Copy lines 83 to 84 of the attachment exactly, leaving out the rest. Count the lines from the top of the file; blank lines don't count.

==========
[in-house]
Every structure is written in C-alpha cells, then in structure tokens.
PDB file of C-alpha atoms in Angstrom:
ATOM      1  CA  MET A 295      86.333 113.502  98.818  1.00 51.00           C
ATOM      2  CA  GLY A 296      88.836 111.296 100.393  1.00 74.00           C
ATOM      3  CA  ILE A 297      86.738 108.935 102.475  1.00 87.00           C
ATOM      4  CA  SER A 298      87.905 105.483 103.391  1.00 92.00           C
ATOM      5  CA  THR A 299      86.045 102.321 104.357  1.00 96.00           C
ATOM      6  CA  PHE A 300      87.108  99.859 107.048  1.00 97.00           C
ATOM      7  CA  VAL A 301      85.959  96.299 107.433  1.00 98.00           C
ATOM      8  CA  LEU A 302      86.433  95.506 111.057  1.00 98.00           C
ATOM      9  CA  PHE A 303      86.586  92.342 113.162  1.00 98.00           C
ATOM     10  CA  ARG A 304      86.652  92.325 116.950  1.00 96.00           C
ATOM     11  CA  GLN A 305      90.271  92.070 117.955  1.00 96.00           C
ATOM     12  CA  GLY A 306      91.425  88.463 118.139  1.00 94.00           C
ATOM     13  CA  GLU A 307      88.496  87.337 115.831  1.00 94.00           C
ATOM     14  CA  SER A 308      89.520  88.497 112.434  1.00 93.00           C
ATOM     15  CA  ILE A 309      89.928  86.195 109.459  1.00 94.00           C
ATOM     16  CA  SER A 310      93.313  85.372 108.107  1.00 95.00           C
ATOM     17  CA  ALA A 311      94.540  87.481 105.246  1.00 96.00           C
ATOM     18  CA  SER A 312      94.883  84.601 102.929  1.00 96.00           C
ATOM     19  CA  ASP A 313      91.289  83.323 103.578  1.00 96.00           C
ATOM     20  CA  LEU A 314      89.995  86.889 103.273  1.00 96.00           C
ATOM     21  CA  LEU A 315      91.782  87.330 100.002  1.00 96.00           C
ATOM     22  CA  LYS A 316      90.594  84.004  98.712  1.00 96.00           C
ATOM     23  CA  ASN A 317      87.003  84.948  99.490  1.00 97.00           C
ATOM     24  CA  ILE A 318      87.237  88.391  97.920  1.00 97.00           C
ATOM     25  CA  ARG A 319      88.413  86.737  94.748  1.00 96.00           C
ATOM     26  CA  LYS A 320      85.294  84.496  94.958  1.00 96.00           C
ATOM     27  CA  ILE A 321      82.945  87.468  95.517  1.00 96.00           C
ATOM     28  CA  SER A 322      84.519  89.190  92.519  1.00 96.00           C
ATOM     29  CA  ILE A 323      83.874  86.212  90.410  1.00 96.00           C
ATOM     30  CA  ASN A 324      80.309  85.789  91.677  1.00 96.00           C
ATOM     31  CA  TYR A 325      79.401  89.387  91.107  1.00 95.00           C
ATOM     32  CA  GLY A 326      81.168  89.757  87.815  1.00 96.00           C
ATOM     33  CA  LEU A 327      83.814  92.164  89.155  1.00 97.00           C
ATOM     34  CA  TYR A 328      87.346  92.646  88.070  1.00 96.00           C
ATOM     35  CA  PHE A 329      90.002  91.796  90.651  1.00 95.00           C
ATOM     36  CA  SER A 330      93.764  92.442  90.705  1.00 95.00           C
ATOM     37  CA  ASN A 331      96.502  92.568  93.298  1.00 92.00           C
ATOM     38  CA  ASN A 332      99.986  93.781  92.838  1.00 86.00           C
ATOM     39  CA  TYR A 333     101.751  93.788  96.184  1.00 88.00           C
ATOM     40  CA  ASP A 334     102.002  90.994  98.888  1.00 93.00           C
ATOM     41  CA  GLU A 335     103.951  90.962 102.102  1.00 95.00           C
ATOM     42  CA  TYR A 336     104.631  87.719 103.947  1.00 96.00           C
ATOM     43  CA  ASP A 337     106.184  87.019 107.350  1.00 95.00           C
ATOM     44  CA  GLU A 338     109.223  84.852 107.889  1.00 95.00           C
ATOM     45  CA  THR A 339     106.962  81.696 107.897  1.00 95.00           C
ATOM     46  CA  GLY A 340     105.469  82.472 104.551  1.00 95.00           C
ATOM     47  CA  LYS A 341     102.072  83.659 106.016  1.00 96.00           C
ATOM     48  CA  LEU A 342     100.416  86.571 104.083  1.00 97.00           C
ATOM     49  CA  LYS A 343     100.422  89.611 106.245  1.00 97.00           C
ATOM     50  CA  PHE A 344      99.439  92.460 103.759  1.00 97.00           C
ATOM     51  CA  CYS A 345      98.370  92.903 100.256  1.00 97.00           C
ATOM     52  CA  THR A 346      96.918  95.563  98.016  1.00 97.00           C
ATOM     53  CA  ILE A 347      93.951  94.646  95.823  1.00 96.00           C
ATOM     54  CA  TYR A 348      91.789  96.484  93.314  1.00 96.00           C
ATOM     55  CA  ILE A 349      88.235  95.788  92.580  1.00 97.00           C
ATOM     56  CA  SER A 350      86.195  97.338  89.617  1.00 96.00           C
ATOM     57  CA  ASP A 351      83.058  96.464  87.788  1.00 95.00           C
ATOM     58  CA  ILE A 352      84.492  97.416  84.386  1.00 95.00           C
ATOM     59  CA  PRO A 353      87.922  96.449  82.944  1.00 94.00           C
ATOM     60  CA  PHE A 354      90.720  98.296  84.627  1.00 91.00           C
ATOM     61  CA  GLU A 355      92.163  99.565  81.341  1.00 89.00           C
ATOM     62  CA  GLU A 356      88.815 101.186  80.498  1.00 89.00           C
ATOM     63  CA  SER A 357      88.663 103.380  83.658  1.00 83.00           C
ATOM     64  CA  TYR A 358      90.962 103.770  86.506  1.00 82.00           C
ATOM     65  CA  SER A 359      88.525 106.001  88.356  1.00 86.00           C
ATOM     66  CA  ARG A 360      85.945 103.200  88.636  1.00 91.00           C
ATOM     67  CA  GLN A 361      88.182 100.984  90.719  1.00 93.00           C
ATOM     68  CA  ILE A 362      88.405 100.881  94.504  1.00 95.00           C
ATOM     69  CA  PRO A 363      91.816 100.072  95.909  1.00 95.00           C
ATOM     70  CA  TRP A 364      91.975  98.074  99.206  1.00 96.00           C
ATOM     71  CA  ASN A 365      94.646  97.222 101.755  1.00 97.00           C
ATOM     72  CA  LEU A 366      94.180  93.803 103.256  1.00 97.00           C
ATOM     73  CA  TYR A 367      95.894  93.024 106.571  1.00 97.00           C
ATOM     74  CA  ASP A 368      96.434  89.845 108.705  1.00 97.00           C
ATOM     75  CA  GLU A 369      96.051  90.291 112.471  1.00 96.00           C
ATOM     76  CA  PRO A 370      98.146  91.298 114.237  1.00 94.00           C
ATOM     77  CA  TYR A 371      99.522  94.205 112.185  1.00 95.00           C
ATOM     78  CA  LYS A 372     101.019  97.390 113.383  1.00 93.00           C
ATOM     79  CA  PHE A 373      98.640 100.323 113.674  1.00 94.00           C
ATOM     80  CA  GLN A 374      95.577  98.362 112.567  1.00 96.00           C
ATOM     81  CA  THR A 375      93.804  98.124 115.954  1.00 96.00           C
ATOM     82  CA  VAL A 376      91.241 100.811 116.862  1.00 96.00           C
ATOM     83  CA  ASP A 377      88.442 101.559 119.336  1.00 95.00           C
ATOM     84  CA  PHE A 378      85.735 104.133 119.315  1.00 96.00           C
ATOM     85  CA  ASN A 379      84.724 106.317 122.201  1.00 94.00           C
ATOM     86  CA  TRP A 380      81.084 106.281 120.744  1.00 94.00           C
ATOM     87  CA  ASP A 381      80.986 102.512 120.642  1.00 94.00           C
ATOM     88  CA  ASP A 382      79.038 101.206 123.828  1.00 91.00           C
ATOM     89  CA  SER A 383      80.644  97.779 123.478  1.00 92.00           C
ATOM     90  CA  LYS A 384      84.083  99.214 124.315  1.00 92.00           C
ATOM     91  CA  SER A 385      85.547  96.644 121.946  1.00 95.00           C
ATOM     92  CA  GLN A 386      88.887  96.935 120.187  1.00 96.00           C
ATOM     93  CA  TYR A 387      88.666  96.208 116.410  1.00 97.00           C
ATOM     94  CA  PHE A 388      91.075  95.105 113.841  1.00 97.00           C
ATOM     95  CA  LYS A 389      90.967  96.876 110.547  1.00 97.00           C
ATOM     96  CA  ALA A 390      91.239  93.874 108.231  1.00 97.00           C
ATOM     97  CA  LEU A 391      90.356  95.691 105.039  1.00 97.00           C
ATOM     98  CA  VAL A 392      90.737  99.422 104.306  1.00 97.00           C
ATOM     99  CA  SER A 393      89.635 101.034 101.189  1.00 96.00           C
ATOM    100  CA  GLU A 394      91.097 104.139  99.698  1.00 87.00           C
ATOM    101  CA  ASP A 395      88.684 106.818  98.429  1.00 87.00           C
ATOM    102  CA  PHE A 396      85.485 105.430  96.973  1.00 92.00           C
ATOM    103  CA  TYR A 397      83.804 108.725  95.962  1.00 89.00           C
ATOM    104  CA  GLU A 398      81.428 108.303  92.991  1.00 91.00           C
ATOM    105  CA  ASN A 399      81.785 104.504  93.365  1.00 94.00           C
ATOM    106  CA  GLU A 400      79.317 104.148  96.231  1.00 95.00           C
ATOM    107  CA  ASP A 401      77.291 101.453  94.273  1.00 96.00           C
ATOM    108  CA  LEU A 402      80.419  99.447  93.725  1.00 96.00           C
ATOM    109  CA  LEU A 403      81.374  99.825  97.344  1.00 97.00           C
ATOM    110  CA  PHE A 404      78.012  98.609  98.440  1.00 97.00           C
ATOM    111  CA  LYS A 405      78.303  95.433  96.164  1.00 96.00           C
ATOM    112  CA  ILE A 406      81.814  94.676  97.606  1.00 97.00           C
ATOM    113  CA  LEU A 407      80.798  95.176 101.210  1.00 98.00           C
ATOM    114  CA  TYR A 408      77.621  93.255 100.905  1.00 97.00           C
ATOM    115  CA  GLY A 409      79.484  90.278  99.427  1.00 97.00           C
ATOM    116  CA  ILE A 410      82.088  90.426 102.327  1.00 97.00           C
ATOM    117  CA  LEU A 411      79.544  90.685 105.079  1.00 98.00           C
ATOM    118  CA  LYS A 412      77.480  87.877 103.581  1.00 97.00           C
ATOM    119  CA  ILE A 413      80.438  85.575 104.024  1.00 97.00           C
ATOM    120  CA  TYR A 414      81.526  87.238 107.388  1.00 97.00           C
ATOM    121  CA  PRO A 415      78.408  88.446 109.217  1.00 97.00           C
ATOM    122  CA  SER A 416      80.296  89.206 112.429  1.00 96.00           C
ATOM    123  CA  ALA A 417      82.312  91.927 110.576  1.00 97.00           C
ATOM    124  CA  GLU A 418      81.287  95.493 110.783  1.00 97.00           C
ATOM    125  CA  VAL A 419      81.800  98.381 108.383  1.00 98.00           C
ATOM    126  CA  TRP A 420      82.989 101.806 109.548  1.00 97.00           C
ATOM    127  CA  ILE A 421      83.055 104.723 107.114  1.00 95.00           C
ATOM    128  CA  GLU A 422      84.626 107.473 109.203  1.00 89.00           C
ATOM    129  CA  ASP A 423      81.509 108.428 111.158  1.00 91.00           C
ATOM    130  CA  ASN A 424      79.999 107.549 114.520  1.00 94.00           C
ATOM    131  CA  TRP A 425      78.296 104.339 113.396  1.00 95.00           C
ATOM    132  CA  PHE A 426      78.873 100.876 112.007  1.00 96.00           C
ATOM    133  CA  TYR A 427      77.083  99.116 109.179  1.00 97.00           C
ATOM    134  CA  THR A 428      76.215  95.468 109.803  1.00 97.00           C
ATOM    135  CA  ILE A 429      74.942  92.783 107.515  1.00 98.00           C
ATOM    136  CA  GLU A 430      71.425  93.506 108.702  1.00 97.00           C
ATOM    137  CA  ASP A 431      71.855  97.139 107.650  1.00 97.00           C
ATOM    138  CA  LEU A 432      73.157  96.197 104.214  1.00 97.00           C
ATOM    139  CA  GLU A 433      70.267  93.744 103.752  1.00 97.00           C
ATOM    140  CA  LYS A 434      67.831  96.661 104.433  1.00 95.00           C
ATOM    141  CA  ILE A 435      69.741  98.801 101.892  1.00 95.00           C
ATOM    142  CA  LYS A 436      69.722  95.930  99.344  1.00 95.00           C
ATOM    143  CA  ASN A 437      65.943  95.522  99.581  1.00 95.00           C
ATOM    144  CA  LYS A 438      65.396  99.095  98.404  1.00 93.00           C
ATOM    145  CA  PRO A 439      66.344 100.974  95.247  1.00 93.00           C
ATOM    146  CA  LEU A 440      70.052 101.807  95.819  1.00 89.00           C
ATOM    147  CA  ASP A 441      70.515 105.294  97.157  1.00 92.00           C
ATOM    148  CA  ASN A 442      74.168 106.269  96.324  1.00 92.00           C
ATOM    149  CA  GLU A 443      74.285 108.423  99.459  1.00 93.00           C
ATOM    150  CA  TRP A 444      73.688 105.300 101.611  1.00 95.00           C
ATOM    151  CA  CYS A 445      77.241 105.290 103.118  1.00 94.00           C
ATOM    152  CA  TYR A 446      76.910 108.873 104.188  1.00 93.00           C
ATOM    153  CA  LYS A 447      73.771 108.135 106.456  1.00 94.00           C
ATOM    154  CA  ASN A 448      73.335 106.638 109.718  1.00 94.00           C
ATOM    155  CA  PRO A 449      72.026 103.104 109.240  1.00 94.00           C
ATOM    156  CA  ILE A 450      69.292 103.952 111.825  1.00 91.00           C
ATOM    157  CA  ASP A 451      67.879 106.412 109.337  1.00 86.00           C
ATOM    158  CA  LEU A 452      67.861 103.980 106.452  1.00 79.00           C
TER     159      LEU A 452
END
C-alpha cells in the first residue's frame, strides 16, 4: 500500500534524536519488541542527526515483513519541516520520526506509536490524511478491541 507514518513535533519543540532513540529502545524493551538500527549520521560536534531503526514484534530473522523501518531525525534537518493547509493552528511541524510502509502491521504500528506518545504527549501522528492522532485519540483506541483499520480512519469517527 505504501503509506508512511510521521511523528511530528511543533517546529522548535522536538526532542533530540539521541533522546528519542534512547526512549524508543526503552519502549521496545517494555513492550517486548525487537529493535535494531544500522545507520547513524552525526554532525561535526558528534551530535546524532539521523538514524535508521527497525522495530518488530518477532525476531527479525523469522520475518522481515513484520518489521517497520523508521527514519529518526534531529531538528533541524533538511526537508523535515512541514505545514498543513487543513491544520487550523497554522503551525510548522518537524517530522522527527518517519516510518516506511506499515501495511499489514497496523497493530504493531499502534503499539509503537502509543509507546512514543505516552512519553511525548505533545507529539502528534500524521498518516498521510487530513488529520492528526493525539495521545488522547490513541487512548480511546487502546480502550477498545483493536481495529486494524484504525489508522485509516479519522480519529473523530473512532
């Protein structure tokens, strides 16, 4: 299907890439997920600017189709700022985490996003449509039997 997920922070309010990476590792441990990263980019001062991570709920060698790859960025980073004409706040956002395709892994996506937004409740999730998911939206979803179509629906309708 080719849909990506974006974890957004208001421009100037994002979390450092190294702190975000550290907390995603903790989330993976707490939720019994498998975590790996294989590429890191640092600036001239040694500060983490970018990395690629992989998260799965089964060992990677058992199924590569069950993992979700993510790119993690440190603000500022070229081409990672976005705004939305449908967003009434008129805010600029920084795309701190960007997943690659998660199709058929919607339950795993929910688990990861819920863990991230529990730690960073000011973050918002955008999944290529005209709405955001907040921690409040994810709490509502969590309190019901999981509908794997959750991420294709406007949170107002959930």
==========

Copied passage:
ATOM     80  CA  GLN A 374      95.577  98.362 112.567  1.00 96.00           C
ATOM     81  CA  THR A 375      93.804  98.124 115.954  1.00 96.00           C